‘Ten Most Wanted’ List Highlights Government Secrecy


News Conference 2 pm Thurs. April 15
National Press Club, Zenger Room
Embargoed for release 2 p.m. Thurs. April 15
Contact: Rick Blum, 202-234-8494 x238

Washington, D.C., April 15, 2004-A new coalition advocating less secrecy and more openness in government opened its own doors Thursday with the release of its survey report, “Ten Most Wanted Documents for 2004.”

The survey results indicate the government should disclose more information to the public than its current policies and practices achieve. OpenTheGovernment.org, comprised of 33 organizations working on freedom of information issues, announced its creation and the report at a 2 p.m. news conference at the National Press Club.

“We are witnessing a broad expansion of government secrecy that runs counter to our core democratic values,” said Rick Blum, who is Coordinator of the coalition, and Director of the Freedom of Information Project of OMB Watch. “We must reverse this course so the public can access the information it needs to hold our government accountable, make our families safer, and generally strengthen democracy.”

The list targets secrecy in all three branches of government and is the result of an Internet survey, in which respondents ranked documents covering a broad spectrum of issues, from women’s rights to animal welfare to our government’s fight against terrorism. Roughly 500 people completed the online survey. Of these, 76 percent said they have personally accessed federal government information within the last two years. See www.OpenTheGovernment.org for background, a list of coalition members and the full report (2 p.m. April 15).

Nine in ten thought the government classifies too much information, abuses legitimate privacy protections, and uses the threat of terrorism and national security concerns to withhold information. Eighty-eight percent also said trade secrets and business confidentiality too often shield information the public should know about.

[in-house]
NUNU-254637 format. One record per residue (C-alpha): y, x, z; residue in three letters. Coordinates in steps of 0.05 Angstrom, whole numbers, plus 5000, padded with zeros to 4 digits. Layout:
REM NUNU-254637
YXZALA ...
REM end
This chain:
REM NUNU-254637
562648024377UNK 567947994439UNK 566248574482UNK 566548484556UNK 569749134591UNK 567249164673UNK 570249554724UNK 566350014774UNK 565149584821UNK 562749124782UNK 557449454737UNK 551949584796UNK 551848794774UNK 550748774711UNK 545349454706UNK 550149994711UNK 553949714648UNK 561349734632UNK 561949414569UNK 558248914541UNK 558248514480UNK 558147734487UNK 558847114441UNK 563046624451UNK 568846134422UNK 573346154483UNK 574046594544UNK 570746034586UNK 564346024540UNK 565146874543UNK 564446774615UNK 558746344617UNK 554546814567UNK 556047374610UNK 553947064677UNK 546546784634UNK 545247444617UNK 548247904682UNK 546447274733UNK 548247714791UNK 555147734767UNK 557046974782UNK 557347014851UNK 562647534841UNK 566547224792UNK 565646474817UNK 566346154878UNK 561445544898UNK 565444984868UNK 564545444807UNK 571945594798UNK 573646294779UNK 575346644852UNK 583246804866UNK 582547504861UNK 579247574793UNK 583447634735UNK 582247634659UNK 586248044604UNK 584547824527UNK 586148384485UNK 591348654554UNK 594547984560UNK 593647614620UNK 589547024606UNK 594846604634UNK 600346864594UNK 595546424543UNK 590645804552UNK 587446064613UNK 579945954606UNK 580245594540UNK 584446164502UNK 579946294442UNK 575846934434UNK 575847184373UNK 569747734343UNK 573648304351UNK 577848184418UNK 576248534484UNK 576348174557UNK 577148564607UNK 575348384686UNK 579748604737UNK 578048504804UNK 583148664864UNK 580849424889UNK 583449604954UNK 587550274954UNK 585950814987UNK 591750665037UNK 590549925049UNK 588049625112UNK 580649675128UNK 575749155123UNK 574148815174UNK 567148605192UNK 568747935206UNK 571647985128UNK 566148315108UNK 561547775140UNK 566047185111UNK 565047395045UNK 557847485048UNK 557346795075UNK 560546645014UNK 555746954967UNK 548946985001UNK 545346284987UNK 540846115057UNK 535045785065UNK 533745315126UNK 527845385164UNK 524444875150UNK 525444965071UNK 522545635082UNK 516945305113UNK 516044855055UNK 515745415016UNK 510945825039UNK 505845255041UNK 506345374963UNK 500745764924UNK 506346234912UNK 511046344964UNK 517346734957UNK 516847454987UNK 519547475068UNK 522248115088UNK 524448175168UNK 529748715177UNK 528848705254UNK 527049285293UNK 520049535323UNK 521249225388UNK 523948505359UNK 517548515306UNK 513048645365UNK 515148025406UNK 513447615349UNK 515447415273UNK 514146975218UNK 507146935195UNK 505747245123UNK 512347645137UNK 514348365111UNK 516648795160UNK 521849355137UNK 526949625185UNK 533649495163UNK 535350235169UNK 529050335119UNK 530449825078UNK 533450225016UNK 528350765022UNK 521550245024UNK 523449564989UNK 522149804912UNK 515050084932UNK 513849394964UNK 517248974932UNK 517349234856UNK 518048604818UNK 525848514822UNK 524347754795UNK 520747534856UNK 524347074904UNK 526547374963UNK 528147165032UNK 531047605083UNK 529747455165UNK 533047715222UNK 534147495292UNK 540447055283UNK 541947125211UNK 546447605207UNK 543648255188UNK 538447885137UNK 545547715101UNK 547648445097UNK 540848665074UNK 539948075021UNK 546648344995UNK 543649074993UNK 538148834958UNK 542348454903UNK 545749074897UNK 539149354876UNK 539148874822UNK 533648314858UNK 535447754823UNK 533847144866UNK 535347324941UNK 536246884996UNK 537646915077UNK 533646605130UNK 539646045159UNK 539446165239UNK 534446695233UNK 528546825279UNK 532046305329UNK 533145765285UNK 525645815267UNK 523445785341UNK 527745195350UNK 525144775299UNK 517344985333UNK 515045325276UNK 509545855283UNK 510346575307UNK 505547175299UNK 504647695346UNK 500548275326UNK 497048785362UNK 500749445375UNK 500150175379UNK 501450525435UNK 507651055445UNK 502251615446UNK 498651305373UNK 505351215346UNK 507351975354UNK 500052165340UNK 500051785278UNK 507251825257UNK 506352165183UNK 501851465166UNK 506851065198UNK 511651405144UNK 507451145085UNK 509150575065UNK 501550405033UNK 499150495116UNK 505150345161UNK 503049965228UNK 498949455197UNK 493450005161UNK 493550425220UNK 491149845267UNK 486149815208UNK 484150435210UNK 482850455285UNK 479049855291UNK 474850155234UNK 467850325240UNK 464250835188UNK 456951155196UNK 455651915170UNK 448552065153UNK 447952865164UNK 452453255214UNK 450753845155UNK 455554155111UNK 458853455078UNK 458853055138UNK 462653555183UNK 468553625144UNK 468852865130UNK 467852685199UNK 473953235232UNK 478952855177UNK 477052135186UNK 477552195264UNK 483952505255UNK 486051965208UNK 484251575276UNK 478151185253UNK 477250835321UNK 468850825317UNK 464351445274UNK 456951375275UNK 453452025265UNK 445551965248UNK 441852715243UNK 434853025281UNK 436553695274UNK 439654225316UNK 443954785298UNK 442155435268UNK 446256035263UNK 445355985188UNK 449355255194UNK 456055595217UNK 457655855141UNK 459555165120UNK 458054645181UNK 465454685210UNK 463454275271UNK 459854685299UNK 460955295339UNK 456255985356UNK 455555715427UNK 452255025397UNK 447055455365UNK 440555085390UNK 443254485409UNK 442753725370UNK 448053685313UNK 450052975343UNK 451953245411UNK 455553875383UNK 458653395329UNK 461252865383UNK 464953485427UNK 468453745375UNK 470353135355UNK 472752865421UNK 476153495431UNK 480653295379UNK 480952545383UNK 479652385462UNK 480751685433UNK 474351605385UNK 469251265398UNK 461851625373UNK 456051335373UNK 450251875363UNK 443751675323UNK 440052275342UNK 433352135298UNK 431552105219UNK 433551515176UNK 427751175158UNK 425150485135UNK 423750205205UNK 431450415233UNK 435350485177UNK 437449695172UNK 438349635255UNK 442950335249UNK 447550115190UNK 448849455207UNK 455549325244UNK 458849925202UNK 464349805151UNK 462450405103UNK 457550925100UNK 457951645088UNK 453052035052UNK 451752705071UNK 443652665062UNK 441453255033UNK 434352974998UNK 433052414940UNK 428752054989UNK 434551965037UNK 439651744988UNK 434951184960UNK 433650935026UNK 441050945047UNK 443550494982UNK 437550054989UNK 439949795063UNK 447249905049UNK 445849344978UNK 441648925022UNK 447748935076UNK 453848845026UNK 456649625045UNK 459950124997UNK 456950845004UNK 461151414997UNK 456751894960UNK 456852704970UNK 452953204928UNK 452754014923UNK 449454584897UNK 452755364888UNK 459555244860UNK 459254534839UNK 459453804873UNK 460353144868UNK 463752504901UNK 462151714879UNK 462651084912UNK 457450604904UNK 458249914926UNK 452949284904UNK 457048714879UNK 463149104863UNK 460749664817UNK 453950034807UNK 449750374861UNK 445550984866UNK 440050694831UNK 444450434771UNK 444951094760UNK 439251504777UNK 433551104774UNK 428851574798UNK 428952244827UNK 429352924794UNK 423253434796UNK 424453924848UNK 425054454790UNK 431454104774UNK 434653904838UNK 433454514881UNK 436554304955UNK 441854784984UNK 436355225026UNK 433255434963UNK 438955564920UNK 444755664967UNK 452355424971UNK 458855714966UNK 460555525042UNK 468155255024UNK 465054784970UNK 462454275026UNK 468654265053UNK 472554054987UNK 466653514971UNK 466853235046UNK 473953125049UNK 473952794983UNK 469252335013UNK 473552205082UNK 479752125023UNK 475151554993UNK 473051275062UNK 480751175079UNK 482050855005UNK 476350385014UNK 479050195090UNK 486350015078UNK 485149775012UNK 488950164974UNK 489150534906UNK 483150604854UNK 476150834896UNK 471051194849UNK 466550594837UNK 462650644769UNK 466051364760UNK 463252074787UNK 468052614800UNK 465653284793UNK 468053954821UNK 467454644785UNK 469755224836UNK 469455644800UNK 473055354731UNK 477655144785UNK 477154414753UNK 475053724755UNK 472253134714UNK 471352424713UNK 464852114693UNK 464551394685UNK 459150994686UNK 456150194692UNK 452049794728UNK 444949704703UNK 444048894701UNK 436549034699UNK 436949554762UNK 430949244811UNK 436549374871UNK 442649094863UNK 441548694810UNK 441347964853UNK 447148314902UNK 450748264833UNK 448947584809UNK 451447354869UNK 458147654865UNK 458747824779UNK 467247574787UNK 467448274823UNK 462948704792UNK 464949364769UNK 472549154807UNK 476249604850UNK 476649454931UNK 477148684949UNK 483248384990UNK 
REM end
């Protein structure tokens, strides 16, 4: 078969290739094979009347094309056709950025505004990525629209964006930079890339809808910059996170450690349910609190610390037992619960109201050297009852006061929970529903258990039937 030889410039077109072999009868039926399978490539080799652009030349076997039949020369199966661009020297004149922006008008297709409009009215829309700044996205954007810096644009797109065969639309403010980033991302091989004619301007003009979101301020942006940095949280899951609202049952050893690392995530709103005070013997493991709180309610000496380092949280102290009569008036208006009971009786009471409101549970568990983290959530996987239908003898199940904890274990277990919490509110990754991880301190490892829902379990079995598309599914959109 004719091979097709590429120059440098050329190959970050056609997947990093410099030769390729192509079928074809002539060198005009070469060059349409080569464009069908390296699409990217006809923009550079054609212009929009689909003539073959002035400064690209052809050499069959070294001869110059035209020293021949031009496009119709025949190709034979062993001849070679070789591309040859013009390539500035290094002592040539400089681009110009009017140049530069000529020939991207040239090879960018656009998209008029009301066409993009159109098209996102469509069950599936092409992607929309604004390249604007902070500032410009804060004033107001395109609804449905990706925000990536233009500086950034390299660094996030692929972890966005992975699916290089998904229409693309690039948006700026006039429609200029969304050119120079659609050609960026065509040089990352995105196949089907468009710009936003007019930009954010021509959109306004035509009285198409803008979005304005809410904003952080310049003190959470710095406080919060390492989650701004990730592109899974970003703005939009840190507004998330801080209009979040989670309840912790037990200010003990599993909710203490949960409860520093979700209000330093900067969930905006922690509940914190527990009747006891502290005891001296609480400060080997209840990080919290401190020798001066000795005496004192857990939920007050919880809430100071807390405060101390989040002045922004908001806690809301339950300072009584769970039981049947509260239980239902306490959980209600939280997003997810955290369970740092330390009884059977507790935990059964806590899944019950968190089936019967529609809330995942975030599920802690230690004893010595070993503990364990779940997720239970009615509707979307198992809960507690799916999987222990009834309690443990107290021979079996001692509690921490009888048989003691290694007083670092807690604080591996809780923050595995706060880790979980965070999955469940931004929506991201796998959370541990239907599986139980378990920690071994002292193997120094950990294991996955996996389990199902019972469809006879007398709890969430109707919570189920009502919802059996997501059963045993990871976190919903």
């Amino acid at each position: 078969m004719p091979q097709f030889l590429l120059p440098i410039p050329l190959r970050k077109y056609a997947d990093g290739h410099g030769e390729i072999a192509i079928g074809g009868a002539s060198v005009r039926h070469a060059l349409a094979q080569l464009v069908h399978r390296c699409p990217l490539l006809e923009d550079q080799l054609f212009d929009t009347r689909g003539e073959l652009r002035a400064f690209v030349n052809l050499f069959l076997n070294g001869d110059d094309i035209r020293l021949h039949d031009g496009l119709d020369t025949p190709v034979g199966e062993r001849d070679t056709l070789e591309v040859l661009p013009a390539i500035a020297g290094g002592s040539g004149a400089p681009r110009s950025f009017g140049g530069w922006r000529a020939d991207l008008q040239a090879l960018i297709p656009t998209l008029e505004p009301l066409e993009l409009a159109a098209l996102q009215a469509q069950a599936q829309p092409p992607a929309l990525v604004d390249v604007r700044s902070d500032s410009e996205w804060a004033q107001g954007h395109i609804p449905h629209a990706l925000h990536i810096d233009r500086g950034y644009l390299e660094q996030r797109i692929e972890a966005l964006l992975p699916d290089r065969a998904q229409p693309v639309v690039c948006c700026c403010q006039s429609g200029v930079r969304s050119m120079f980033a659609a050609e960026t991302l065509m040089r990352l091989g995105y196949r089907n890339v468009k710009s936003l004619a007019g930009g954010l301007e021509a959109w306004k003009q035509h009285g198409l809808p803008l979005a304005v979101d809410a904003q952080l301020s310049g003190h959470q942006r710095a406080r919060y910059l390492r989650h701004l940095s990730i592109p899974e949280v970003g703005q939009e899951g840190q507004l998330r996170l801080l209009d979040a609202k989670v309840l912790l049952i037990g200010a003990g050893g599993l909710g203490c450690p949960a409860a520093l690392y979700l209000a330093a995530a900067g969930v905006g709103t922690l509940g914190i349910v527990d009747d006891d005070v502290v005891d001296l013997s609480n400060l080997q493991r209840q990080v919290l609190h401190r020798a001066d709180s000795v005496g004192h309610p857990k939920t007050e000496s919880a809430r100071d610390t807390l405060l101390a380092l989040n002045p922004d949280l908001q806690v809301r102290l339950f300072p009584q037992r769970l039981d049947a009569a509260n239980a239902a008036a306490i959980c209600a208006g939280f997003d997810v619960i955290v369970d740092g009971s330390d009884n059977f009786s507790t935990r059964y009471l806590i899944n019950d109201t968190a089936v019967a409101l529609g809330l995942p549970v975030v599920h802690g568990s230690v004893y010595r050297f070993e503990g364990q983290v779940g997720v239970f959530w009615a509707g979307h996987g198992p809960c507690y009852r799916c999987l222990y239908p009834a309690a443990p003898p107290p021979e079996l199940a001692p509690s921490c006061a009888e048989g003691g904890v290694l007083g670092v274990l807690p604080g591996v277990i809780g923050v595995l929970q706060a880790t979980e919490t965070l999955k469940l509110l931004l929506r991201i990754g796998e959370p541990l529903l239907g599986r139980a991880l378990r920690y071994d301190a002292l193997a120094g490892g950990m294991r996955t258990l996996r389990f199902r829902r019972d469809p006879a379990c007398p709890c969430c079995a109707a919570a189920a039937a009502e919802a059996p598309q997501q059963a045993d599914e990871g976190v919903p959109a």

“Public pressure is essential to keep our government open,” said Tom Blanton, co-chair of the OpenTheGovernment.org coalition and Executive Director of the National Security Archive, referring to the recent release of the previously secret August 6, 2001 President’s Daily Brief (PDB). That PDB was originally ranked #7 in the Top Ten List, until its release April 10, 2004.

Across the many issues covered by the list of Ten Most Wanted Documents, three themes stood out:

  • First, respondents expressed a deep skepticism about the information the government provides.
  • Second, the government should do more to make its day-to-day operations open to the public.
  • Finally, the government should reverse its unprecedented expansion of secrecy and give the public a more open and complete accounting for its efforts to make our communities safer.

List of the Ten Most Wanted Documents for 2004

1. The 28 Pages: Secret Pages of the Congressional Joint Inquiry into 9/11 Intelligence Failures
2. Type of crime investigated each time a Patriot Act power was invoked
3. A list of the contaminants found in the sources of our drinking water
4. A number of court cases partially or totally closed to the public and an explanation why for each
5. Industry-written reports on chemical plants’ risks to communities

6. Identities of those detained after 9/11 on immigration charges or as material witnesses
7. Gifts from lobbyists to Senators and their staff
8. Federal contracts, grants and other agreements, their total value (in dollars), records documenting violations, and fines and other federal enforcement actions

9. All changes made to publicly available versions of congressional legislation before a committee vote
10. Congressional Research Service Reports

OpenTheGovernment.org is a new unprecedented coalition, bringing together First Amendment advocates, good government groups, journalists, environmentalists, and organizations representing working men and women. The coalition will work to stop the growth in government secrecy and will advocate for greater public access to government information. The coalition is housed at OMB Watch in Washington, D.C. The web site is at www.openthegovernment.org.

The 10 Most Wanted Documents in 2004 was authored by Rick Blum, Director of Freedom of Information at OMB Watch, and Ari Schwartz, Associate Director at Center for Democracy and Technology.
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